RPCV update…


Dear Readers,

Thanks for all your attention, support and comments these past 2+ years. This blog as been an tremendous way for me to share my journey through Peace Corps with you as well as document my own thoughts for the future.

As you probably know, I’m back in the States now. The past few months have been filled with a variety of emotions: excitement to be home, sadness over the current political situation in Ukraine and nervousness over the next phase of my life. I’ve busied myself with bi-weekly Russian lessons via Skype with my tutor back in Ukraine, a daily personal study of Portuguese (so I can talk to Breno’s family when I visit Brazil) and training for a private pilot license with my father. Flying has been a dream of mine since I was a little kid, so I am beyond excited that my father and I can work together on it this year. In August, Breno and I plan to move to Washington D.C. where he will work as a research associate for the Urban Institute. Although I don’t have a job lined up at this time, I’m confident that I will find something soon. However, if you know of any positions in an organization that specializes in International Development and Human Rights…shoot me their name!

Over the next few weeks, I’m going to be tying some loose ends within my blog by publishing posts about events, thoughts and points of interest that I did not post in real time. Most of them include descriptions of my proudest achievements during Peace Corps service of which I didn’t know how to put into words at the time. Of course, I’ll also write about how it all ended. I’m sorry for the massive delay and holes in my story. Bear with me and keep in mind during the confusing timeline of posts that the posts will be published with a date that marks its spot in the actual chronological order of my whole Peace Corps story, not its date of publication.

Again, thanks for all your love and support!



26 months down, 1 month to go!

I’m finally starting to figure out this whole Peace Crops Volunteer thing.

But winter is coming, I have no heat, no hot water, and now my toilet doesn’t work….I think its time to come home.

DecemberCalendarAnyways, its official, my “Close of Service” date is set for December 2nd. A mere month from today!

My mother is coming to join me in Ukraine on Nov. 14th to help me pack, say goodbye and host my last school camp. After that, we’ll slowly make our way back to the states with some stops in Lviv, Budapest, Bratislava, Prague & Tbilisi.

I’m not quite sure how I am feeling right now. The Peace Corps roller coaster of emotions has seemed to evolve into a massive circus of emotions that I have no idea how to direct.


Darien Book Aid Plan, Inc…again!

A 15lbs shipment of books from Darien Book Aid Plan, Inc. to help my 11th formers prepare for University Entrance exams (and learn to love English in general). Can you spot the Worldly Wise book?

A 15lb shipment of books from Darien Book Aid Plan, Inc. to help my 11th formers prepare for University entrance exams (and learn to love English in general). Can you spot the Wordly Wise book?…the bane of my middle school reading classes!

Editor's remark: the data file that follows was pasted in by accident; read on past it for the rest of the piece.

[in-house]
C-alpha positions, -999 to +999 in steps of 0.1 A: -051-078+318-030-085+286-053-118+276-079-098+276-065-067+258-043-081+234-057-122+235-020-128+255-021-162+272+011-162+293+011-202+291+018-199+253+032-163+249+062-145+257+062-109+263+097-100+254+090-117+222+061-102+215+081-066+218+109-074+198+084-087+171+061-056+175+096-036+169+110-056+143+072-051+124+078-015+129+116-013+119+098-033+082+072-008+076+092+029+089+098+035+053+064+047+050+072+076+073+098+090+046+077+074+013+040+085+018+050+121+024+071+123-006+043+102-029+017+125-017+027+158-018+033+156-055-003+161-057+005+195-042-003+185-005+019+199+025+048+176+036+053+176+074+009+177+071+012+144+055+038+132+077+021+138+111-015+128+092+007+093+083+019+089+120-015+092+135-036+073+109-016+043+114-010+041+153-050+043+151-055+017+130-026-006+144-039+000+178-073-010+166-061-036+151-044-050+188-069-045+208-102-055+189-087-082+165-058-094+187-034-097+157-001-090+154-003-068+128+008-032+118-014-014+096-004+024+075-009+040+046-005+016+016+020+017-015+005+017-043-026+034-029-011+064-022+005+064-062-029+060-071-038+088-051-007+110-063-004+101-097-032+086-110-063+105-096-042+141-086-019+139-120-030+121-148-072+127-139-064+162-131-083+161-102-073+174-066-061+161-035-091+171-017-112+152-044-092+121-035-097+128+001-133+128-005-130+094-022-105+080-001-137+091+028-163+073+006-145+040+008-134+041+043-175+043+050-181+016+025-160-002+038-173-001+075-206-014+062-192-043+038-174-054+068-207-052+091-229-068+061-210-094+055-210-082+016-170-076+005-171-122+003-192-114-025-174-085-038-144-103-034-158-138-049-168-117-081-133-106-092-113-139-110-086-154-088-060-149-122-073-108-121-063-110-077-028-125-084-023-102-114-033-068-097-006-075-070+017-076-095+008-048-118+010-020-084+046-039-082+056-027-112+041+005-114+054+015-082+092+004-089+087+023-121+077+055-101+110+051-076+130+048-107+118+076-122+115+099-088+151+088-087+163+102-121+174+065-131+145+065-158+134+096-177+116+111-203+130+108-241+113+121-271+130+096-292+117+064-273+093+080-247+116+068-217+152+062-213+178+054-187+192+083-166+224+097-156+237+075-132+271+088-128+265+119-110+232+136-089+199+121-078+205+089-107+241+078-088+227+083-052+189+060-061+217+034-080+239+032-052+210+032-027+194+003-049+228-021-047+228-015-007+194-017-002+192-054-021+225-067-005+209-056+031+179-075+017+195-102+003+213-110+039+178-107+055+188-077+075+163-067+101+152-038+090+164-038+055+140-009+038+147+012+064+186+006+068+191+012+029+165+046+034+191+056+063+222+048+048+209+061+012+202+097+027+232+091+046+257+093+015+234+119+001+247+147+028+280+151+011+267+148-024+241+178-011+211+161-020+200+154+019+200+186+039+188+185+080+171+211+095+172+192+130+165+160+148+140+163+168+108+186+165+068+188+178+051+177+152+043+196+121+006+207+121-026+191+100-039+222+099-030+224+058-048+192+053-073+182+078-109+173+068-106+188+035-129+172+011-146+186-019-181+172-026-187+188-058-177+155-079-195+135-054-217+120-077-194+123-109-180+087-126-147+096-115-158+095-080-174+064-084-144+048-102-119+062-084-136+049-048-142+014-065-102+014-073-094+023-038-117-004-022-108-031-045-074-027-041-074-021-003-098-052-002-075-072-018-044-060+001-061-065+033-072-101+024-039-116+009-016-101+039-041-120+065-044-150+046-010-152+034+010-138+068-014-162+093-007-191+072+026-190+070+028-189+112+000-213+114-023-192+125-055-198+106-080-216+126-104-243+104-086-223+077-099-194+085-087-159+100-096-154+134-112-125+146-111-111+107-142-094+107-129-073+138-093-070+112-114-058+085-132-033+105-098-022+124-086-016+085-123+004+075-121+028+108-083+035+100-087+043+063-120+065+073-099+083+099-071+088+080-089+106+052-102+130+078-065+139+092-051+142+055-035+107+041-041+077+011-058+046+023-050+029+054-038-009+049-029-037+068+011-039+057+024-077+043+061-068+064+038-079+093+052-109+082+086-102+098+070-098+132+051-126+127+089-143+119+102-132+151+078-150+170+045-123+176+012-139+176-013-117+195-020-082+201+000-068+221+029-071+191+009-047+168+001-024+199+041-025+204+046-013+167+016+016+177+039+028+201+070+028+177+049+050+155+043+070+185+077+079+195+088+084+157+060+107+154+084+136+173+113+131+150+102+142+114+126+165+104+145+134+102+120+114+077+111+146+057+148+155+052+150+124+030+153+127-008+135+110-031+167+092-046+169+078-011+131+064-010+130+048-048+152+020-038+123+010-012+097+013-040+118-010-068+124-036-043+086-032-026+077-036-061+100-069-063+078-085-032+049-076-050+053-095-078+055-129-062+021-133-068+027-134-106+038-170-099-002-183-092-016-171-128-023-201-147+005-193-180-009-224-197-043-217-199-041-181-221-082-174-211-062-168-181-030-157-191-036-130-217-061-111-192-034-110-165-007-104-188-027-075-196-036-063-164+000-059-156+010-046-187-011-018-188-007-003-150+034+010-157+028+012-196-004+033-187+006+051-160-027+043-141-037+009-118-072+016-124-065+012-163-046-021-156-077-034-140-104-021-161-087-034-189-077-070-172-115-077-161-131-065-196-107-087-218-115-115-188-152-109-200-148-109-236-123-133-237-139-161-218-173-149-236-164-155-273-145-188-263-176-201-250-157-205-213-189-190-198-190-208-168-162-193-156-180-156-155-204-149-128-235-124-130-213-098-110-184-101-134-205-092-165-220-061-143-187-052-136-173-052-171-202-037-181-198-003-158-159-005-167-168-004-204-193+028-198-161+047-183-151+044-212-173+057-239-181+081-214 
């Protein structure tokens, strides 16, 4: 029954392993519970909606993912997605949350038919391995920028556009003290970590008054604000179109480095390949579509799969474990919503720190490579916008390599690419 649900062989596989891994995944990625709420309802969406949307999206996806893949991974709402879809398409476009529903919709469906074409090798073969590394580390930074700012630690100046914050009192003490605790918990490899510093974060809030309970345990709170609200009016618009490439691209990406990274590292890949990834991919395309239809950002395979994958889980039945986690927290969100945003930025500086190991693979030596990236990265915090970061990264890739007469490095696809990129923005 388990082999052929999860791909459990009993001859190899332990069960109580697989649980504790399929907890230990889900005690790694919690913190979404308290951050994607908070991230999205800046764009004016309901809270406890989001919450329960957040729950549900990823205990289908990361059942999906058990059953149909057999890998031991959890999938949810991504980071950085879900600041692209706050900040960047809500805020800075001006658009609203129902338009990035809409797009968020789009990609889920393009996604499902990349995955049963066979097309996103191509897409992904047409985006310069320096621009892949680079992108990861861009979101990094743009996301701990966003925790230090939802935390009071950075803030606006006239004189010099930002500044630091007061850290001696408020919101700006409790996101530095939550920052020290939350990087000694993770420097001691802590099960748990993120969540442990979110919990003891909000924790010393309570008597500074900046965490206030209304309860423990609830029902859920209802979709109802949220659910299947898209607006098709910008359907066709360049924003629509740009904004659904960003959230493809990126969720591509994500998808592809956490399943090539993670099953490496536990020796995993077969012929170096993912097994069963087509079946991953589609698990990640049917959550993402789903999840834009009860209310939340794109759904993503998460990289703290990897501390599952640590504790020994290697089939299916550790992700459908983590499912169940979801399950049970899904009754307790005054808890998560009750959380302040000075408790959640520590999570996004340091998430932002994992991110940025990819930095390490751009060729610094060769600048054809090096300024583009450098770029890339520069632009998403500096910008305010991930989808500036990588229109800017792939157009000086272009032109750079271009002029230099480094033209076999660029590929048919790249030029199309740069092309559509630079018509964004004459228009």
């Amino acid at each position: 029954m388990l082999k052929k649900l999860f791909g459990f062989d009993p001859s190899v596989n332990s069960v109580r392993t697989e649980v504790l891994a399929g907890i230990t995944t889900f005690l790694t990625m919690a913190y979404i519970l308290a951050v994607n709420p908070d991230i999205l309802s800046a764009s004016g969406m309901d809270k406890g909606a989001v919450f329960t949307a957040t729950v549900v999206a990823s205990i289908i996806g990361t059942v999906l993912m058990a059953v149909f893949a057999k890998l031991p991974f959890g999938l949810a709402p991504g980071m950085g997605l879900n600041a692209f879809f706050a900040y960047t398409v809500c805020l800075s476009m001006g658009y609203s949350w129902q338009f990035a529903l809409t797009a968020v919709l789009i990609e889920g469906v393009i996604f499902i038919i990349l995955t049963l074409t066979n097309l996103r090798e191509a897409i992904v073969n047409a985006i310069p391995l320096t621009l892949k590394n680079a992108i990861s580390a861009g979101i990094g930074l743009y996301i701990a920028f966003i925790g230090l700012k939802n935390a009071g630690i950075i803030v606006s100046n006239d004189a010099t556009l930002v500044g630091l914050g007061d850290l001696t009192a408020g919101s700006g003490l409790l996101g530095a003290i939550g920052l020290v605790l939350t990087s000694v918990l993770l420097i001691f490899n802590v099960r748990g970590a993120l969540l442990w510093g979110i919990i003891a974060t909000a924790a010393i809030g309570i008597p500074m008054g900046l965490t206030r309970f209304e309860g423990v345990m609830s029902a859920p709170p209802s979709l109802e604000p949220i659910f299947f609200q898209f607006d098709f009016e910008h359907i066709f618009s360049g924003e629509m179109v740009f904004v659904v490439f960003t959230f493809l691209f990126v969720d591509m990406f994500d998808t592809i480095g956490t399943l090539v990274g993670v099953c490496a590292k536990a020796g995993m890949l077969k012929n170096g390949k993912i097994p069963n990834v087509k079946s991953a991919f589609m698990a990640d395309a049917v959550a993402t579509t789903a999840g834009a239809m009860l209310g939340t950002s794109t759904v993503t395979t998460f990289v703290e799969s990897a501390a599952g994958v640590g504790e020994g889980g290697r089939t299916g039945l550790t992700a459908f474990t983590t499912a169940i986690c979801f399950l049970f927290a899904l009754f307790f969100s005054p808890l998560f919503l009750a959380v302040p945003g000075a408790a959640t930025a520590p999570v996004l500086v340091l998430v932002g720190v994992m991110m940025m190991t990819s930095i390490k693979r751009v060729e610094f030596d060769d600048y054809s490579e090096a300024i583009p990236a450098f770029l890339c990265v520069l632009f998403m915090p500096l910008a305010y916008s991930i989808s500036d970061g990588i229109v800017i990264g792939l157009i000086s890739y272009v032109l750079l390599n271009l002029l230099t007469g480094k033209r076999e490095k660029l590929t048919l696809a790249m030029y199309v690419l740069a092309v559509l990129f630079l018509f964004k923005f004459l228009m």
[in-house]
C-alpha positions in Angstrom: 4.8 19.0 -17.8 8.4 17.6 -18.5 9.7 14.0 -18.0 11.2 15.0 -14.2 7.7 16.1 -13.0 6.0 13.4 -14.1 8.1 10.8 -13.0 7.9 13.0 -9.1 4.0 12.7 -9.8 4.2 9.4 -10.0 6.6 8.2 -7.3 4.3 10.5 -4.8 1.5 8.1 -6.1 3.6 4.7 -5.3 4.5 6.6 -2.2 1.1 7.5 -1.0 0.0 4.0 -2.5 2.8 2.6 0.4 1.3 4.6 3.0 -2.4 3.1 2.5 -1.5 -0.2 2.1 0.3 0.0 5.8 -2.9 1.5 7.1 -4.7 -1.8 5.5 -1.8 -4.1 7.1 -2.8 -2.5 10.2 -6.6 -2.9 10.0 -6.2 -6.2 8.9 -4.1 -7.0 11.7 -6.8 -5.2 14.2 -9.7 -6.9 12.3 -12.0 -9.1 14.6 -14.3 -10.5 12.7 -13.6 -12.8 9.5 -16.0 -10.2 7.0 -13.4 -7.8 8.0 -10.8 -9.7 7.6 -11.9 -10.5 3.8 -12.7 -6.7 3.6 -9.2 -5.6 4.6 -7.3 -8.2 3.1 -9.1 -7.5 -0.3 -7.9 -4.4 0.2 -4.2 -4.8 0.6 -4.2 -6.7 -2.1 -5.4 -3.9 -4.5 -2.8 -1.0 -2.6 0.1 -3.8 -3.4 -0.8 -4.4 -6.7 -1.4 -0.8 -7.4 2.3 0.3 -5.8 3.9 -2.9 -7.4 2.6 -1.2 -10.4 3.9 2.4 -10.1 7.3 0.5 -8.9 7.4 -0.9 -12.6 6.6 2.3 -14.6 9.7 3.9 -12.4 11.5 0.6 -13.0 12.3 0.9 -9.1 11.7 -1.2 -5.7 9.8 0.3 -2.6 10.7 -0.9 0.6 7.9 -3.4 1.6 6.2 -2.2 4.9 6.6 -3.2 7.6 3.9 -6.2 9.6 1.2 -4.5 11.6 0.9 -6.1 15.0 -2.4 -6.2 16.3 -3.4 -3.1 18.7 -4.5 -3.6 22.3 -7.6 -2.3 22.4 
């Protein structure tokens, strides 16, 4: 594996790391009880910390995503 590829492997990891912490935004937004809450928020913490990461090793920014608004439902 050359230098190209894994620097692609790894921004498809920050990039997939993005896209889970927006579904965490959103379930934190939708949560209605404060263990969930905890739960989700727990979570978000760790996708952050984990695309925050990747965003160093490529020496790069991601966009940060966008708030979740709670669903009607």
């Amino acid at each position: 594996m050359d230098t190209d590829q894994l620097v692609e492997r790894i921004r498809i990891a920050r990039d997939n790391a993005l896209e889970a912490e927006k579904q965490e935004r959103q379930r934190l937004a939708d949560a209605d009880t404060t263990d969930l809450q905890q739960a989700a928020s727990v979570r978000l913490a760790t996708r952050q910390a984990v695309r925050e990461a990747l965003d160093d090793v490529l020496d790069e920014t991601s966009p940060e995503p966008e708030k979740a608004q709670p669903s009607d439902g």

The Russia Left Behind

Lauren and I traveled from St. Petersburg to Moscow in June via the fast train. Little did we know all that we missed along the way. The New York Times produced the following News graphic about this very journey by car. The presentation is spectacular and it offers a great insiders view into the culture and sights on this road trip.

Screen shot 2013-10-15 at 6.11.04 PM

To view the full article, click on this link: The Russia Left BehindScreen shot 2013-10-15 at 6.17.33 PM

European Club

Today my school participated in the local Euro Club contest…Essentially to find the best Euro Club in town. For the past week, 10 of our most active students have been pulled out of school to prepare their speeches about designated topics as teachers run around preparing materials and power points for the presentation.


Our school’s participants and facilitators (only missing Halya).

However, once we got to the contest, we realized there were only three other schools who were even participating and our activities, preparation and general awesomeness would blow the other schools out of the water. Our students also presented their entire program in English of which the judge didn’t understand a word. In the end, we also learned that EVERYBODY was a winner as each school received a certificate of participation. Oh well…so it goes.

We presented the following topics:

    • Our specialized training in the international language of English
    • information technology classes to aid our students’ future careers abroad
    • Ukrainian culture days
    • University of Michigan’s ICS Earth Odyssey program participation & skype date with University students
    • SPA grant PDM and Fundraising trainings
    • European Day Fundraising Fun Fair with 4 guests from the EU.